rembrandt’s soul.

My appreciation for Rembrandt is quite new and at this stage pretty uninformed. I’ve seen some reproductions of his work, and I can see in much of his work the touch of a master. There’s something truly beautiful and touching about this late self portrait. Even profound. Rembrandt painted an astonishing number of self portraits over his life, more than any other apparently, but, although his motivation is debated, it doesn’t seem that it was narcissism. See, as he grows older the self portraits develop beyond just depicting his external features to ‘the most penetrating self-analysis and self-contemplation…’ At least that’s what someone said here. And I see it. In his later work (which is the stuff I love most) Rembrandt has this amazing technique of painting the ethereal quality of light, and more than other masters of painting, I just feel he captures so much of the frail, tender humanness…of his own humanity, his inner self.

When I was studying contemporary art at uni I began to become interested in thinking about depicting the soul…and was heading in that direction when my degree ended and the daily grind dragged me away from it all…or at least, I let it drag me away. See, most depictions of the human figure in post modern art are all about the fragmentation of the self, they are portrayals of brokenness. Picasso was, I think, the first to really capture the sense of modern existential despair, but he wasn’t the last.  Feeling isolated from yourself and others and society seems to be a fairly common experience. It certainly was mine through that time, and coming to grasp more deeply the promise in the Bible of a process of growing towards wholeness and restoration by trusting in Jesus Christ, I decided to pursue the artistic venture of depicting the wholeness of the human soul, united with and not divorced from the body, to convey what is profound and deeply valuable about human beings made in God’s image.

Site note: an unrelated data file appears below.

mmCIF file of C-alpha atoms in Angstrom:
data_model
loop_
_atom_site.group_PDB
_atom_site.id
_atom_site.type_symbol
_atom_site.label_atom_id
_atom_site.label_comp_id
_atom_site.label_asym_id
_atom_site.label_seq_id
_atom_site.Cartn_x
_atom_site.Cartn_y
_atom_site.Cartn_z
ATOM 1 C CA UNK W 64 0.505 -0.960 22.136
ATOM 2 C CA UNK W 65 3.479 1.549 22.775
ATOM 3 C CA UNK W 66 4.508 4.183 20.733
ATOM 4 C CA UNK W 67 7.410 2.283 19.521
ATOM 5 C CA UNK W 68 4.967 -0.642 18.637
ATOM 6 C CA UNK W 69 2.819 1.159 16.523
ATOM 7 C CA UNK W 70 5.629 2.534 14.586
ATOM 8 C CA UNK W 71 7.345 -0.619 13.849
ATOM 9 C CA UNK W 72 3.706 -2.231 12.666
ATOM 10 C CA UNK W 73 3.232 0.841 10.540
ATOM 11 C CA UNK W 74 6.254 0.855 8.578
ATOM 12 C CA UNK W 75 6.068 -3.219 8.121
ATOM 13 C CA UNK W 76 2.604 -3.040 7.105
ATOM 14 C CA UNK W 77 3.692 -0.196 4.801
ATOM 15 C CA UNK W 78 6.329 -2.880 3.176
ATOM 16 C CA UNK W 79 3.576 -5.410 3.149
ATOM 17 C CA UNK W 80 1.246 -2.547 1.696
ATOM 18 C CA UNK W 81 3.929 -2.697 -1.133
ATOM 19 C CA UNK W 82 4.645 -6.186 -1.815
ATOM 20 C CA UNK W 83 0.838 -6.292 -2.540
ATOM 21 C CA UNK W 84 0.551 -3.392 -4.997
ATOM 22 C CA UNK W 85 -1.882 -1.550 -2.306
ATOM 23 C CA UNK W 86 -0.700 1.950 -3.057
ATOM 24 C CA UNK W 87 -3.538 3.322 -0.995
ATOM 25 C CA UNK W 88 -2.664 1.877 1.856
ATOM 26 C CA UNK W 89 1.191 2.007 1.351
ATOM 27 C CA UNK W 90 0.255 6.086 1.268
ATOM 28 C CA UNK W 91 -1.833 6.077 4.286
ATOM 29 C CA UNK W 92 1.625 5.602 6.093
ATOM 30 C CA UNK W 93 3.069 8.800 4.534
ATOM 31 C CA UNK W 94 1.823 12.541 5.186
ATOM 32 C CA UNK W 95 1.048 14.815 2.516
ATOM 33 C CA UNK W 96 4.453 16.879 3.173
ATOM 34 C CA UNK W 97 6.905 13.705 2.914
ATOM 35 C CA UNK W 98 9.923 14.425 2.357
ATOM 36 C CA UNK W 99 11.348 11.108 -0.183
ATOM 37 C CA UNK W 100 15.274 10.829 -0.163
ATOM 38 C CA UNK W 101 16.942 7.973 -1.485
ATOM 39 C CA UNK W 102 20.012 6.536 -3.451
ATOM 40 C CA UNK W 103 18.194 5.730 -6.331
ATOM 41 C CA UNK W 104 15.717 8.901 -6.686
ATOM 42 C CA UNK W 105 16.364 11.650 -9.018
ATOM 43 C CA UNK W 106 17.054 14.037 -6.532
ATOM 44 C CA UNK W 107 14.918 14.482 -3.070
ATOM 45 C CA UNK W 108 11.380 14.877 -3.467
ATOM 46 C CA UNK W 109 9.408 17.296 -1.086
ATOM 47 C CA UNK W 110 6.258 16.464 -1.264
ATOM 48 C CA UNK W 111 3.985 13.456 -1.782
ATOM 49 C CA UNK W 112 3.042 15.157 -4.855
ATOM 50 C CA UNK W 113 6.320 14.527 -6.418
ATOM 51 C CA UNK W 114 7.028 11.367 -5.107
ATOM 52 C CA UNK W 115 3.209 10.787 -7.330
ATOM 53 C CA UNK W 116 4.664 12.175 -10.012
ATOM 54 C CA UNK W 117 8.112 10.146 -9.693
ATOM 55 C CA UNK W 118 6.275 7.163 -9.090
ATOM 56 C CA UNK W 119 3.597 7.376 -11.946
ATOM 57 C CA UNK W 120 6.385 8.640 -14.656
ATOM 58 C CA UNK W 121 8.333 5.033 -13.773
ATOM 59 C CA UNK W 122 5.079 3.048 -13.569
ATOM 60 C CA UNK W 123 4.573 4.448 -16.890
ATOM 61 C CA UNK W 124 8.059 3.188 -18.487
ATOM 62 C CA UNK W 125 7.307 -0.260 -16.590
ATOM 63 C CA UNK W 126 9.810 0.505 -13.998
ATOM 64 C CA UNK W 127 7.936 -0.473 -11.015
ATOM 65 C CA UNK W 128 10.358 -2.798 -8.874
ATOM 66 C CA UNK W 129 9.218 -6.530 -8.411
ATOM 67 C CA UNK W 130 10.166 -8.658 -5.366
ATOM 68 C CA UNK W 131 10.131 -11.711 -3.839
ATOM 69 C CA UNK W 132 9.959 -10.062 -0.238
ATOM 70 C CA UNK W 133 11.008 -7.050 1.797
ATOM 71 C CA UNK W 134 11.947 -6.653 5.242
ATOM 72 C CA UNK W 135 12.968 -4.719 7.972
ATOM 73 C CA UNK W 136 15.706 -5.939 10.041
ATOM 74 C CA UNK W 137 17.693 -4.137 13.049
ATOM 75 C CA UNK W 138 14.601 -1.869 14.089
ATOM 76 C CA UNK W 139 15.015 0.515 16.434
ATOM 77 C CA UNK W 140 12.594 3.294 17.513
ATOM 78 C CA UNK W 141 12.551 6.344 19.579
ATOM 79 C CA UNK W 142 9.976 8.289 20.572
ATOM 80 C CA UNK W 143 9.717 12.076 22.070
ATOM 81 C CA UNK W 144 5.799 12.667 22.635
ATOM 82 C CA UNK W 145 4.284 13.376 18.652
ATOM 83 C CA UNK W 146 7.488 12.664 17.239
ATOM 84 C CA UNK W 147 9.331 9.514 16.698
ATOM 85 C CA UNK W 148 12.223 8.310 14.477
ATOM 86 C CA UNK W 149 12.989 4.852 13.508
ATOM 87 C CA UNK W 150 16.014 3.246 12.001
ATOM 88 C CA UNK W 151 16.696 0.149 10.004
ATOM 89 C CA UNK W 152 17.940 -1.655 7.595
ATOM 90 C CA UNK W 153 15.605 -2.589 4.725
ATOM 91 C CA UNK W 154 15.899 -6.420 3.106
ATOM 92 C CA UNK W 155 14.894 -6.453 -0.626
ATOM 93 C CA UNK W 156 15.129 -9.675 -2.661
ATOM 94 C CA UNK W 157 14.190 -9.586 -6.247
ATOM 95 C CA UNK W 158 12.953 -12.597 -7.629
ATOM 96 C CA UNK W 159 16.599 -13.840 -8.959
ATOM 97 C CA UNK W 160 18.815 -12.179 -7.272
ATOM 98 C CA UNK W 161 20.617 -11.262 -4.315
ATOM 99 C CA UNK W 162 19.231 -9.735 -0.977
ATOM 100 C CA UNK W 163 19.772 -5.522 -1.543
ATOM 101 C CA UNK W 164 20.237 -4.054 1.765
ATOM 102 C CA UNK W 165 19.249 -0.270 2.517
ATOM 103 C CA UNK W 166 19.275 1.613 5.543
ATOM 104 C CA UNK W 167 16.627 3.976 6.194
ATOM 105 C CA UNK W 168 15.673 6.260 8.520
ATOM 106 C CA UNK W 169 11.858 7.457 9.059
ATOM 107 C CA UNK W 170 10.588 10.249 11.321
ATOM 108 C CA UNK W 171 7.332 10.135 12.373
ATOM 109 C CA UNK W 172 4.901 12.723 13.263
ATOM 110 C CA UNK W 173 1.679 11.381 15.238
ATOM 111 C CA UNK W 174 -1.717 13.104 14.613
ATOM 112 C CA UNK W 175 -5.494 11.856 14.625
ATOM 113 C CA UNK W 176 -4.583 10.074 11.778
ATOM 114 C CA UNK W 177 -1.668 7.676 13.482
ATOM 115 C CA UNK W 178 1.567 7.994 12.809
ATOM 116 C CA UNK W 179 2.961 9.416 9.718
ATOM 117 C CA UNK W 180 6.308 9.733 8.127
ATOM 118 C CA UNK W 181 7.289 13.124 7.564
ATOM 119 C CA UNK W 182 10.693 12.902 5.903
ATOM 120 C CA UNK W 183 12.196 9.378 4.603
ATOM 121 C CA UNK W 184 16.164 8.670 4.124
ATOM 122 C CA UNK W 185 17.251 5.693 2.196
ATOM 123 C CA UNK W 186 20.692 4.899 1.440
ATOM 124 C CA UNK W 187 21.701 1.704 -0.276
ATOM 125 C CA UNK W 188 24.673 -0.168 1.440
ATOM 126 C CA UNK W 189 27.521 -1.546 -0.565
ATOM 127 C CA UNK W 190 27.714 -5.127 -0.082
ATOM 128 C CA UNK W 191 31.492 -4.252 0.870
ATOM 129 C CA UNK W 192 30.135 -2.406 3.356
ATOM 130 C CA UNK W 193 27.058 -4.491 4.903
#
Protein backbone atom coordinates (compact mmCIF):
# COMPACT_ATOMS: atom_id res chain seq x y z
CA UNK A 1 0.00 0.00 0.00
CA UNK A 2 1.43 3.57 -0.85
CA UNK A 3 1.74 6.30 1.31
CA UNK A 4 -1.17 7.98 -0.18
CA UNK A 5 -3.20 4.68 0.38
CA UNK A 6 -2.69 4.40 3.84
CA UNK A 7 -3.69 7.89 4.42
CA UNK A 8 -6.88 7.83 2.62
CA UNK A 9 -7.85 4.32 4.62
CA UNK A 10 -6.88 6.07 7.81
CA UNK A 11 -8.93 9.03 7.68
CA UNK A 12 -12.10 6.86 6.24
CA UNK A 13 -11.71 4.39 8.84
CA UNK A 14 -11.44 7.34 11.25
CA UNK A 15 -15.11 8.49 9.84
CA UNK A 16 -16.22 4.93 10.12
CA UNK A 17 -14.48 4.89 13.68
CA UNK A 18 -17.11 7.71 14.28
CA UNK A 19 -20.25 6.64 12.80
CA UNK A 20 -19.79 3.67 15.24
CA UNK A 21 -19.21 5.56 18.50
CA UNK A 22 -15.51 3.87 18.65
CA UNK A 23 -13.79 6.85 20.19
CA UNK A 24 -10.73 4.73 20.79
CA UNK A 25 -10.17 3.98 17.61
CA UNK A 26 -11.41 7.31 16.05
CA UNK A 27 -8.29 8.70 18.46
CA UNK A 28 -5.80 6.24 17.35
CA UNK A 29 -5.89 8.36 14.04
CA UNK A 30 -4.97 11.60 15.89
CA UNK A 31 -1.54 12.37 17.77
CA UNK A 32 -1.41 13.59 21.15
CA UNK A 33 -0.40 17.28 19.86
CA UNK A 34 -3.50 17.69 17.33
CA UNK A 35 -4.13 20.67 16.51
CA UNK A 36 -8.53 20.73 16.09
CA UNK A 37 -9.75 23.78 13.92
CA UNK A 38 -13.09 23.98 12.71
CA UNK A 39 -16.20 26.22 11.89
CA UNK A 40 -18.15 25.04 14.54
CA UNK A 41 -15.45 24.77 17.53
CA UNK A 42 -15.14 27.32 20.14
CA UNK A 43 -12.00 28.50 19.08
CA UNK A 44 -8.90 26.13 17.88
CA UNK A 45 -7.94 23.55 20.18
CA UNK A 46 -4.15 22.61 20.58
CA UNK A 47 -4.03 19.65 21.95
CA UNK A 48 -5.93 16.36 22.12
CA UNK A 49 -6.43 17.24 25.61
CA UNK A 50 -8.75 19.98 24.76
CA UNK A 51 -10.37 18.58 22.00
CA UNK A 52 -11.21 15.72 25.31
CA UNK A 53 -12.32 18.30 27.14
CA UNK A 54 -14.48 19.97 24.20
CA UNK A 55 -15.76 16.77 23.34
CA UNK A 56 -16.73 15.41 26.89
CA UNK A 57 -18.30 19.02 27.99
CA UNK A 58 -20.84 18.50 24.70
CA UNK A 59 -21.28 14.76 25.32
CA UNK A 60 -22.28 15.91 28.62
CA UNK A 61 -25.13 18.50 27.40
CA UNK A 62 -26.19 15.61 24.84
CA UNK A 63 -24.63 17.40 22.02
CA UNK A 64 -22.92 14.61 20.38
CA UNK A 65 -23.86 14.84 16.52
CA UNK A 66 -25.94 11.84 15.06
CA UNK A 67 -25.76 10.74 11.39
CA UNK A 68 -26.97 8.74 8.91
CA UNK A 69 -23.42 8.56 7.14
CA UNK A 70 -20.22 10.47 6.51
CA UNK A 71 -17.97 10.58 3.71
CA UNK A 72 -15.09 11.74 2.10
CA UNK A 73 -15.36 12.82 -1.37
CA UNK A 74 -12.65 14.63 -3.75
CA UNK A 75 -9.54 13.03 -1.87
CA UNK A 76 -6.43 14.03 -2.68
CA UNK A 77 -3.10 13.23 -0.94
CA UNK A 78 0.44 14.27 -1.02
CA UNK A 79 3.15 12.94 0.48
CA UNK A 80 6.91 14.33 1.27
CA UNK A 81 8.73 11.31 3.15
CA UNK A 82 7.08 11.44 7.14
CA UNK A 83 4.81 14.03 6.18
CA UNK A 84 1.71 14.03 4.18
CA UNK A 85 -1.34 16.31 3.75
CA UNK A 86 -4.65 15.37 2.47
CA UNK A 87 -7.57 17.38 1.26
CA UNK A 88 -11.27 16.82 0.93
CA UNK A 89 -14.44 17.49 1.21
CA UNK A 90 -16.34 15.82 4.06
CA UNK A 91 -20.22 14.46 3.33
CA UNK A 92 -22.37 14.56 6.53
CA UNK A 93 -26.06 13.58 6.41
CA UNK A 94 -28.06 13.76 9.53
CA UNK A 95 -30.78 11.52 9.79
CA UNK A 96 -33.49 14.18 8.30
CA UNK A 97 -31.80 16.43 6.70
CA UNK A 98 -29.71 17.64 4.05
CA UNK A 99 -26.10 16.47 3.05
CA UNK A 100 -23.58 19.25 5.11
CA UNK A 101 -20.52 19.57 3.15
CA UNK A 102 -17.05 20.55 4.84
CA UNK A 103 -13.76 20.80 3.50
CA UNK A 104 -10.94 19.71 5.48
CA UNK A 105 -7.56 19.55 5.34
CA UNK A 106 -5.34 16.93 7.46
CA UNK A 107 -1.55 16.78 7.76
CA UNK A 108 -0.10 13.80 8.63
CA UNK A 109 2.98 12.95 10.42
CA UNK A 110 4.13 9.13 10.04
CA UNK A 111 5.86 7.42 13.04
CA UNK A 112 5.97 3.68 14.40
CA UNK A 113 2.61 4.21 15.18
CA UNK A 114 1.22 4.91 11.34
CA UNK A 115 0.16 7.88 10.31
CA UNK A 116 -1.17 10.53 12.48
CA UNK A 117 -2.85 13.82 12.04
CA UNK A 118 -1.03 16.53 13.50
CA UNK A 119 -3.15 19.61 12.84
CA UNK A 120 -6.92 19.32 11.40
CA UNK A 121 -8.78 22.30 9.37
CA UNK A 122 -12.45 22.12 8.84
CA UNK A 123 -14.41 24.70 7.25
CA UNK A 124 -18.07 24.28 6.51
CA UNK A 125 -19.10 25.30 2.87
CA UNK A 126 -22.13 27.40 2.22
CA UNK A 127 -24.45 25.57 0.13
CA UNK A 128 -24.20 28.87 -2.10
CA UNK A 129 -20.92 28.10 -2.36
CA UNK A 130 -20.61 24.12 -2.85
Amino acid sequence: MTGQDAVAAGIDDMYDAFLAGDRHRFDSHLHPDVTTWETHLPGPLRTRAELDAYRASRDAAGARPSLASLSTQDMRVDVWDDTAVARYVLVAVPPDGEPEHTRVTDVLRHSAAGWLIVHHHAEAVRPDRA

Anyway, I say all that mainly to get to the point that, looking at the searching self portraits and figures of Rembrandt – his own worldview steeped in that of the Bible – I think he beat me to it, and did it more beautifully and poignantly than I ever could. No need for tricks or weird depictions of the person. Just a richness and depth and sensitivity to the whole person. And I don’t mean to imply that that necessarily means an always cheery, shallowly sunny view of the world. Rembrandt had a hard life and his paintings do tend to portray him as, in the words of a friend of mine ‘a dour bugger’. Nor am I a stranger to the danger of an introvert becoming overly inward looking and navel gazing – it’s my natural tendency and I’ve experienced first hand the horror of letting it take hold. I always need to be intentional about getting out and into the world around me (and I think the extrovert carries in themselves the equal and opposite danger). But I love the rich subtlety of his humanity, as opposed to the cynical despair of the failed modernist dream in Picasso’s shattered visages, or post modernity’s ever skeptical deconstruction of the self without any real hope of a substance beyond the surface.

 We’re complex. We don’t make sense. There’s something profound and rich and beautiful and messy and painful and joyful and just deeply, deeply meaningful about being human.

And that’s all I wanted to say. Thanks for listening.


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